Monday, May 16, 2011

Roots of the Reformation XIII: Clericalism, Cardinal Law and the Fall of the Church

We need to ask ourselves if this is the model
 of Church that will advance evangelization
in the 21st century
I want to stress that this blog is not oriented to Catholic doctrine or theology but is a historical commentary.  Historical commentary involves using the lessons of history to interpret present phenomenon.   History is not about the past.  Those who are interested in the past for its own sake or out of curiosity are antiquarians.  History studies and analyzes the past as a tool to understand the present and the options the future presents to us. 
This will be my final warning about the dangers of the clerical culture that is undermining the health of the Church today, though in several upcoming entries I will treat of anti-clericalism in the sixteenth century and how it opened the door to mass defections from the Catholic Church to the Protestant Reformers.  And it is that reason—the effect that clericalism and the reaction to it, anticlericalism, have on the unity of the Church—why I have spent so much time on the problems of clerical culture in the contemporary Catholic Church in North America and the English speaking world.  The abuse of priestly authority is creating a very dangerous situation as respect for the priesthood falls fast, and as priests alienate the faithful by clinging to the artificiality of a clerical identity and role in a Church and society that is moving beyond hierarchical models. 
It is the clerical mentality that has steered the Catholic Church in the United States—among various nations—on such a disastrous and ill-advised path by which it attempted to “handle” the sex-abuse crisis instead of meeting it with transparency and dialogue.  If one person is to be blamed—and of course it is never the fault of a single individual—but historically, if there is one person who touched the match to the fuse, it is Bernard Law, the former Cardinal-Archbishop of Boston.  His Eminence’s arrogance when confronted by the misdeeds of some of his clergy enraged not only the people of Boston but people—Catholic and non-Catholic alike—across the United States and that anger spread like wildfire from diocese to diocese.  It has continued to spread beyond the United States and has now become a serious issue in many European countries.  The Cardinal was so convinced of the inviolability of the Church and his personal rank that he foolishly thought he was answerable to neither the civil and criminal law nor to public opinion.  No one today, no one, not even the Pope himself, is above being judged by public opinion.  There was a time when the Church declared that no one was suited to sit in judgment of the Roman Pontiff, but those days are over.  Fit or not, Catholics and non-Catholics alike will not be deprived of their opportunity to critique.  We can claim the Church and its prelates are above such judgment; we can protest it; we can even dismiss it, but in the end we had better wake up and smell the coffee. The great unwashed sits in judgment on the Prince of the Apostles and all his little violet-clad princelings and passes judgment.  The Court of heaven may ignore earthly judgments, but the Church, as a visible and historical presence must realize that its day of being a law unto itself is over.  King Louis is dead and millions of Madames deFarge are knitting away as the mitered heads are tumbreled to the guillotine of public opinion.  And it is public opinion, not the rights and privileges of the past, that will determine the fate of the Church in society.   The sooner that the clergy realize that the day of privilege and unearned respect is over the sooner we, as Church, can get on with our mission.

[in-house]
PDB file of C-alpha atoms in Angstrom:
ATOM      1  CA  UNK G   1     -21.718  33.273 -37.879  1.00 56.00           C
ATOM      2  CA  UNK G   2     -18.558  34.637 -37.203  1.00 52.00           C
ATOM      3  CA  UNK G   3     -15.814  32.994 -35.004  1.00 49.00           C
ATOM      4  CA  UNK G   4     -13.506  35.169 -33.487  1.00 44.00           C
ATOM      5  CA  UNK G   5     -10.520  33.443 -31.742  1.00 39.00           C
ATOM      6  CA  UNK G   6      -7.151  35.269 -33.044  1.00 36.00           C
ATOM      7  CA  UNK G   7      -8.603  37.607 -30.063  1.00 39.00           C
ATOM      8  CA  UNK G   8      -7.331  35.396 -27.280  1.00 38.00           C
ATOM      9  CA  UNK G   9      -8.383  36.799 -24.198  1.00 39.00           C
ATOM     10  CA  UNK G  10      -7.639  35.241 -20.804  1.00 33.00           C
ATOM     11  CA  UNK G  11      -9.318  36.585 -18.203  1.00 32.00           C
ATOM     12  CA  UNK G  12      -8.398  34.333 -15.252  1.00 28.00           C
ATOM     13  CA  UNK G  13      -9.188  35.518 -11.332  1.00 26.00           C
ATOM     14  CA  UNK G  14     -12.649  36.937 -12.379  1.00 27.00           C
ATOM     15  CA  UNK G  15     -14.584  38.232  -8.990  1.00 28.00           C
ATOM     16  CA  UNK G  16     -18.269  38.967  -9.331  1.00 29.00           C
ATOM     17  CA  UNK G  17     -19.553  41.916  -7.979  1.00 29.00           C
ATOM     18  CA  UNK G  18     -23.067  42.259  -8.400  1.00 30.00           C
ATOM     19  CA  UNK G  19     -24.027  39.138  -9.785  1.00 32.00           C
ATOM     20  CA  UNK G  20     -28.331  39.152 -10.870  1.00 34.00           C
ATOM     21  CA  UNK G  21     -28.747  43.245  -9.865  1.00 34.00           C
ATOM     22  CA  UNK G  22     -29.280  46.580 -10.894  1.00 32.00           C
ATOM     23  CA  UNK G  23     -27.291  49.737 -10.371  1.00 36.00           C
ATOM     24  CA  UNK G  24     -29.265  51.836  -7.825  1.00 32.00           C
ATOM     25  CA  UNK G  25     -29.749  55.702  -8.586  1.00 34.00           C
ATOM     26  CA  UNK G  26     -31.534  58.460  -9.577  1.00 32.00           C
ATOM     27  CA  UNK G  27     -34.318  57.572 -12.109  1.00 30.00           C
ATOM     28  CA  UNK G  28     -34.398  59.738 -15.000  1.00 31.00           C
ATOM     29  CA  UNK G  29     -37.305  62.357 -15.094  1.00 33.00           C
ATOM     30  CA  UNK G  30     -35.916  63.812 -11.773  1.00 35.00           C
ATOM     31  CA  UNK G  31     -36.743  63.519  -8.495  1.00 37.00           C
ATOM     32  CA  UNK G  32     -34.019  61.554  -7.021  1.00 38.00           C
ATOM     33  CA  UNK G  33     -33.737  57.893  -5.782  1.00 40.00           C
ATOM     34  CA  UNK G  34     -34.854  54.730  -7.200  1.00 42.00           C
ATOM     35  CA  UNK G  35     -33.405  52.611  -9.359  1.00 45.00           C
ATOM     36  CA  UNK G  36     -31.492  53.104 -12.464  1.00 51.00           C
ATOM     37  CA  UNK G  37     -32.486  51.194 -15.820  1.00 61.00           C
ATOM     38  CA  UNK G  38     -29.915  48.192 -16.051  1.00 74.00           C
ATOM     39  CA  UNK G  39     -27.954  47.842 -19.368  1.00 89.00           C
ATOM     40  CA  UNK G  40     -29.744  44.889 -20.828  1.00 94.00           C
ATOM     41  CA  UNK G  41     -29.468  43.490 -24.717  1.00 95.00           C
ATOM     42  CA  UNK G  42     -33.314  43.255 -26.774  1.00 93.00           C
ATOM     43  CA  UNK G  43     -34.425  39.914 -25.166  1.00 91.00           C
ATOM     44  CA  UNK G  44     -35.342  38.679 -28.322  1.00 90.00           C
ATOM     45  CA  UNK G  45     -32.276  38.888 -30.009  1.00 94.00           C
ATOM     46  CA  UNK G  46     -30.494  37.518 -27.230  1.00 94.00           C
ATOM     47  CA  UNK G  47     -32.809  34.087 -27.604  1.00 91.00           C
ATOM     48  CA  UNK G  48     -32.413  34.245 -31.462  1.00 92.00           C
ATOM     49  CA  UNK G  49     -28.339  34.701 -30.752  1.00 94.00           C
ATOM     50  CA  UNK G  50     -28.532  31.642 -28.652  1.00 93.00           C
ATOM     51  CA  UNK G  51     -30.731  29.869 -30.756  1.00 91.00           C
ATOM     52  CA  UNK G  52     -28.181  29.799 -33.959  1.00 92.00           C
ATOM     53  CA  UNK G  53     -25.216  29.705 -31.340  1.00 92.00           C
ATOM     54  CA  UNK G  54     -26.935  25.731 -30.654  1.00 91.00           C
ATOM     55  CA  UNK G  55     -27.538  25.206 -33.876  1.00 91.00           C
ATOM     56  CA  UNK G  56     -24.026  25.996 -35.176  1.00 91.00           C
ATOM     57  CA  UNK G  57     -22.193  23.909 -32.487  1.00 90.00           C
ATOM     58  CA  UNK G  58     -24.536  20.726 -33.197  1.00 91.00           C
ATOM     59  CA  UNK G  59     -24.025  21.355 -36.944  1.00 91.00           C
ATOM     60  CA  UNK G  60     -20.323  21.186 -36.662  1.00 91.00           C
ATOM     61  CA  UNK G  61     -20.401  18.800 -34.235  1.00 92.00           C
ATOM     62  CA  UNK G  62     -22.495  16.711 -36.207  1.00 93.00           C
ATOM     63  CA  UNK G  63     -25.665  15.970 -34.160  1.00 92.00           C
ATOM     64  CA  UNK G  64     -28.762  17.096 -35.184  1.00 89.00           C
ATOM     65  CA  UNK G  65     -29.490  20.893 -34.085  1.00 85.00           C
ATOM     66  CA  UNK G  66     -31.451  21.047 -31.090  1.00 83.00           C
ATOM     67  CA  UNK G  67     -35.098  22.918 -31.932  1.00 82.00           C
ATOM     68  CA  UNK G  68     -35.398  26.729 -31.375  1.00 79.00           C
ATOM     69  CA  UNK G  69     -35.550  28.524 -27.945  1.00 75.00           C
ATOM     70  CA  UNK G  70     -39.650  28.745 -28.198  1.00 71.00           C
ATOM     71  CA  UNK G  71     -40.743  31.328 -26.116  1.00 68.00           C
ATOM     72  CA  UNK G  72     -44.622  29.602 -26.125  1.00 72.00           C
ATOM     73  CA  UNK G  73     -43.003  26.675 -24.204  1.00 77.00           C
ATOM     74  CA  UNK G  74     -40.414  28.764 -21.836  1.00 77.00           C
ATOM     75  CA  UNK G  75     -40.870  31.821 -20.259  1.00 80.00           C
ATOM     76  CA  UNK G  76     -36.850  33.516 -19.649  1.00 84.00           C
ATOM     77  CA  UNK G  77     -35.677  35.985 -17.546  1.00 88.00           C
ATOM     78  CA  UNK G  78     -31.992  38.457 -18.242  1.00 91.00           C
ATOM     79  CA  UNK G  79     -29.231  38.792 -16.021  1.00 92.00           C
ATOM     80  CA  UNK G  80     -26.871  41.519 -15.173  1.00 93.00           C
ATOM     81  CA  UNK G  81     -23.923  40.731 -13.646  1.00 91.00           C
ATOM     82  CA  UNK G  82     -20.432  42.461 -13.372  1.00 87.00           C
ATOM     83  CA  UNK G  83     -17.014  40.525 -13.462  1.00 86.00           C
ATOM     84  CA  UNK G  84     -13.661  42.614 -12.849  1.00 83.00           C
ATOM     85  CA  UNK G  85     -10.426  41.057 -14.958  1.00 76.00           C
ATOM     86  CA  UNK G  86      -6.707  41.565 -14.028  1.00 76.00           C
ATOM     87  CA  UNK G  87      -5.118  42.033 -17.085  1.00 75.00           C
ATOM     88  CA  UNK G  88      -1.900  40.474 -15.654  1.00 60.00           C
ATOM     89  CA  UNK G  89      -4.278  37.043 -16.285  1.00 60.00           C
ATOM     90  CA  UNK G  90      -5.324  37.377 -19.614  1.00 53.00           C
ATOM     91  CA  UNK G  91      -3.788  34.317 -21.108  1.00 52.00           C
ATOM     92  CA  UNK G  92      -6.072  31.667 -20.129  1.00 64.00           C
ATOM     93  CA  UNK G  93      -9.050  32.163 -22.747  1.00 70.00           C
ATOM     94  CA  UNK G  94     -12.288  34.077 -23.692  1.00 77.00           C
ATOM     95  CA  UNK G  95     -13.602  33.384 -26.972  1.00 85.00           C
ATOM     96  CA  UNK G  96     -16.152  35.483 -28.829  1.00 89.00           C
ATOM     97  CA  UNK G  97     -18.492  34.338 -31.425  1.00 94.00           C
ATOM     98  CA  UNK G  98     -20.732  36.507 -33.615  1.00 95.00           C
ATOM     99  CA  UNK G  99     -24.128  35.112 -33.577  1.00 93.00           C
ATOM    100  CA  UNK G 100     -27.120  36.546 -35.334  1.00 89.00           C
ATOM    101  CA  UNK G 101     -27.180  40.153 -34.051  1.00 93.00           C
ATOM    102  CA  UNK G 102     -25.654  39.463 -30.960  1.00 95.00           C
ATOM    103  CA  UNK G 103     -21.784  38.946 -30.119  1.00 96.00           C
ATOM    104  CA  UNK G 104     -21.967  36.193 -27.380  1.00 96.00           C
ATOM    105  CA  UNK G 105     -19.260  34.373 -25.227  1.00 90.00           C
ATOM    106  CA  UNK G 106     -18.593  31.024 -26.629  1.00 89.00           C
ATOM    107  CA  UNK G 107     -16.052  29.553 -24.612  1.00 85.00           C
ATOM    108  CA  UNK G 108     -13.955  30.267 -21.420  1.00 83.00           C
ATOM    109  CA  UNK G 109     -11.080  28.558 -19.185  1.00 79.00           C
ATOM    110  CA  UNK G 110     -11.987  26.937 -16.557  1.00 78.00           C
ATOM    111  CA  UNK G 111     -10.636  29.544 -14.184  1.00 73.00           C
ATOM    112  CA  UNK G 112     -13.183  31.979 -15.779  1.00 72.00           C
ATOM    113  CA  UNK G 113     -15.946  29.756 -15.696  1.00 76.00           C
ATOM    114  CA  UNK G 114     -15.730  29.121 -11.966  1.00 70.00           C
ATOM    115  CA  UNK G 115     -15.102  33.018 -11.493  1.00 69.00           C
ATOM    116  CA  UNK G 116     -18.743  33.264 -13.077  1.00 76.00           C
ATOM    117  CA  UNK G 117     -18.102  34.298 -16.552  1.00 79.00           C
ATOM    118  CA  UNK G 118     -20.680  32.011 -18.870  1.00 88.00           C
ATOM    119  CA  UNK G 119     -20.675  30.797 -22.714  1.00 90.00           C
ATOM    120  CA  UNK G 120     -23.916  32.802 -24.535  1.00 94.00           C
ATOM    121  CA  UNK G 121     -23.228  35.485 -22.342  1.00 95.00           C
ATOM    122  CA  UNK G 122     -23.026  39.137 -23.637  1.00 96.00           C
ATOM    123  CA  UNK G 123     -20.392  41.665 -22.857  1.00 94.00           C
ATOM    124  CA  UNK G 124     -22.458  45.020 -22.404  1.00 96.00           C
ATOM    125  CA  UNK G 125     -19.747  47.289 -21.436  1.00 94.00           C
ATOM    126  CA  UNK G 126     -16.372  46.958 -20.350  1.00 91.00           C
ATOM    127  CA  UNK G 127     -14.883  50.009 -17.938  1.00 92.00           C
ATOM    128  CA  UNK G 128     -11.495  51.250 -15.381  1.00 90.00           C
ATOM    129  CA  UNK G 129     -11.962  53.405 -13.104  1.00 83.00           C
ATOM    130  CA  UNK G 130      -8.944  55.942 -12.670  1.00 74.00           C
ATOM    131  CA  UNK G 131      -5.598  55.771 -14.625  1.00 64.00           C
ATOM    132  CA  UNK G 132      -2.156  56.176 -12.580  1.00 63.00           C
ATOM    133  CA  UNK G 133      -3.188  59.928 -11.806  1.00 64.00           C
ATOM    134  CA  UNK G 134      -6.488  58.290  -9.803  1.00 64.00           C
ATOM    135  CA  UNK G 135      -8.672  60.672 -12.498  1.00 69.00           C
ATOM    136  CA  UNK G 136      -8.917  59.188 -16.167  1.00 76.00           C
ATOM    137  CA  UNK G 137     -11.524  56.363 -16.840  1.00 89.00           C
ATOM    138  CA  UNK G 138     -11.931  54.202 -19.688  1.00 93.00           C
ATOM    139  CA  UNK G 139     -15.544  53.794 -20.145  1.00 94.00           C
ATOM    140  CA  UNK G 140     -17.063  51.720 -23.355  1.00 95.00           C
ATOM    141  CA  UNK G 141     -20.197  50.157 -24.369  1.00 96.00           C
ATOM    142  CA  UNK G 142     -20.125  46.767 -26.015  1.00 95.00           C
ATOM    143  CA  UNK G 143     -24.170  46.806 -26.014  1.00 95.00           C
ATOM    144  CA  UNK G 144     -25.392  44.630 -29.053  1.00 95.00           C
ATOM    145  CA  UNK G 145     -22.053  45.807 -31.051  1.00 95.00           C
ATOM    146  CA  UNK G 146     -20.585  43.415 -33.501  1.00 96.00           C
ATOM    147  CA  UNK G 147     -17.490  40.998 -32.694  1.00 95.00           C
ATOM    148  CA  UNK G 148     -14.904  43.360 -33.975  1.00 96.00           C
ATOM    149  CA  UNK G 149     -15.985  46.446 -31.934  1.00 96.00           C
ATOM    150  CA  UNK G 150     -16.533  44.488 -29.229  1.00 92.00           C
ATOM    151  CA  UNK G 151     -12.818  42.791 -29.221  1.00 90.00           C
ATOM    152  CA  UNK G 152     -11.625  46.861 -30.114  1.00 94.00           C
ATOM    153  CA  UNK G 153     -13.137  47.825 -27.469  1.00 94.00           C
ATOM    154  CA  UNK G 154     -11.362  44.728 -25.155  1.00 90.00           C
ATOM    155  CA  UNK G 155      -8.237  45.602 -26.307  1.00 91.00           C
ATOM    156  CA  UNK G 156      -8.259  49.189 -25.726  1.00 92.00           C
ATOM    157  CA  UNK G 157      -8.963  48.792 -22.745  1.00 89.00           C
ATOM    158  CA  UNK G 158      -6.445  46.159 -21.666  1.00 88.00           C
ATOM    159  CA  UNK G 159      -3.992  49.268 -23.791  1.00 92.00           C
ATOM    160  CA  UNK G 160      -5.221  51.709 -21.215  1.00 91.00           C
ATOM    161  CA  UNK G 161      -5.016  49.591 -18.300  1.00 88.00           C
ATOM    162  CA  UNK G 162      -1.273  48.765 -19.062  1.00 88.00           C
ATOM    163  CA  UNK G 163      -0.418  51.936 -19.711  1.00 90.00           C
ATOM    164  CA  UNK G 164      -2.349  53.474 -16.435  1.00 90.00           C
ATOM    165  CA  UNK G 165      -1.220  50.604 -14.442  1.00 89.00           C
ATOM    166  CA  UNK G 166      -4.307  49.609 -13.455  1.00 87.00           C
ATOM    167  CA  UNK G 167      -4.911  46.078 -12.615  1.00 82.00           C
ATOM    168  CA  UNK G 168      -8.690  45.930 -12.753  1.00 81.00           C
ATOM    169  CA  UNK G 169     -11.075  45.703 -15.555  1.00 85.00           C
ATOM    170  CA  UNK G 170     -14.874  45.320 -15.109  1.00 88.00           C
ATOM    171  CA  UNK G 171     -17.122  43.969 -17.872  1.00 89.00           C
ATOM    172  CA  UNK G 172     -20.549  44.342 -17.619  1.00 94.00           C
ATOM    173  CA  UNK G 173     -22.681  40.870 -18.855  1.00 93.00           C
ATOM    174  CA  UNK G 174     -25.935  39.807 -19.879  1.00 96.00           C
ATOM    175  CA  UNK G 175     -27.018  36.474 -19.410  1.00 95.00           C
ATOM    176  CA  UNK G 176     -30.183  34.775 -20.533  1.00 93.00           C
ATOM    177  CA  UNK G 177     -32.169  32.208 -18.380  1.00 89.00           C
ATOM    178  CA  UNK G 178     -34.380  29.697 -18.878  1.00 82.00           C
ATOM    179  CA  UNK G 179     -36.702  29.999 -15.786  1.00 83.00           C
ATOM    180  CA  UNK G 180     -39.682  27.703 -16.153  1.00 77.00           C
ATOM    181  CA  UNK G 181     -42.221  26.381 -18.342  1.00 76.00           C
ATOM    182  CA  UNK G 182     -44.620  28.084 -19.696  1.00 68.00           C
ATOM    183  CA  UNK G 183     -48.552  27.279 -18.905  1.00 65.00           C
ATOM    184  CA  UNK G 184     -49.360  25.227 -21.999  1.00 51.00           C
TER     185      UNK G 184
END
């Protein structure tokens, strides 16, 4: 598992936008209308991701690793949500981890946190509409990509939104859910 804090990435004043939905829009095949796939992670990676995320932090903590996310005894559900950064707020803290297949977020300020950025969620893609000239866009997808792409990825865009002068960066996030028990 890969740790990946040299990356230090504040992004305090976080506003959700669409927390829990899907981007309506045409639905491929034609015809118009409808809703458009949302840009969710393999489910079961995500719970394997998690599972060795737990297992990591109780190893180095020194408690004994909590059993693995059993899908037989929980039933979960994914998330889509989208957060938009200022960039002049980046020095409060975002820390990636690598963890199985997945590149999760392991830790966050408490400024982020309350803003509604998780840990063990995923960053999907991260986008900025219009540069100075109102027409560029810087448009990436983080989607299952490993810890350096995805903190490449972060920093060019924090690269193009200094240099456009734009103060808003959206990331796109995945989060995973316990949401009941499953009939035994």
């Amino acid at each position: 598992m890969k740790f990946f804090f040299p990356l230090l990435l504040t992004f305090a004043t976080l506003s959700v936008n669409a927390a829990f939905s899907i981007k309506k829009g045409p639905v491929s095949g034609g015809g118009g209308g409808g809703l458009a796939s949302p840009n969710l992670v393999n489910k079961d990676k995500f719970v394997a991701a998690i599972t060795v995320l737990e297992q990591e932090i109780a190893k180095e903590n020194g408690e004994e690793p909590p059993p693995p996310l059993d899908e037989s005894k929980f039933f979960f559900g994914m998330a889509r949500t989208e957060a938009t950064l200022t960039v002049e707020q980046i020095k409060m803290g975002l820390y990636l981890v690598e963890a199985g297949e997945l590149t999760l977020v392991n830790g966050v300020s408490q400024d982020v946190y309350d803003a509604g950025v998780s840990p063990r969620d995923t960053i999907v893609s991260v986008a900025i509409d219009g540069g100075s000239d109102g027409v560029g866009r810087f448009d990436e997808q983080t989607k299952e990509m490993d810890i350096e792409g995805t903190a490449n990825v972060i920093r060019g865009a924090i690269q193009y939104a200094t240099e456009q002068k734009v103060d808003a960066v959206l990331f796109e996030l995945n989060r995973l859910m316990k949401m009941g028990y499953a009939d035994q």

Anti-clericalism is a very important monitor of danger for the Church.  Distrust of or discontent with the clergy undermines the Church as an institution and alienates people from the practice of the faith.       
In the opening session of the Second Vatican Council, Bishop Emile DeSmedt of Bruges, Belgium, said that the Church had to renounce the “Clericalism, Triumphalism, and Juridicism” of past centuries.  The late Cardinal Avery Dulles expanded on this quite a bit in his book The Catholicity of the Church. We need to listen to these contemporary prophets.  The clerical culture that Archbishop Martin and Bishop Cupich denounced (see blog entries for May 10, 13, and 15 ) is a cancer in the Church that is devouring the very heart of the Gospel from within the Body of Christ.  This does not mean that priests should not wear clerical garb or that titles of respect need to be abandoned.  It does mean that priests or bishops who need such trappings to know who they are and what their mission is need to be removed from ministry until they get the help they need to be healthy functioning adults capable of working collaboratively in a Church that recognizes the maturity and giftedness of each individual not in light of what sacraments they have received but according to the charisms with which the Holy Spirit has endowed them.  We need to see that just as Church structures evolved and changed over the centuries to empower the Church—the entire Body of Christ—to achieve its mission, so too today the Church is changing and evolving to keep pace with the saving work God has called it to in today’s world.  To live is to change, declared Cardinal Newman, and to be perfect is to have changed often.  

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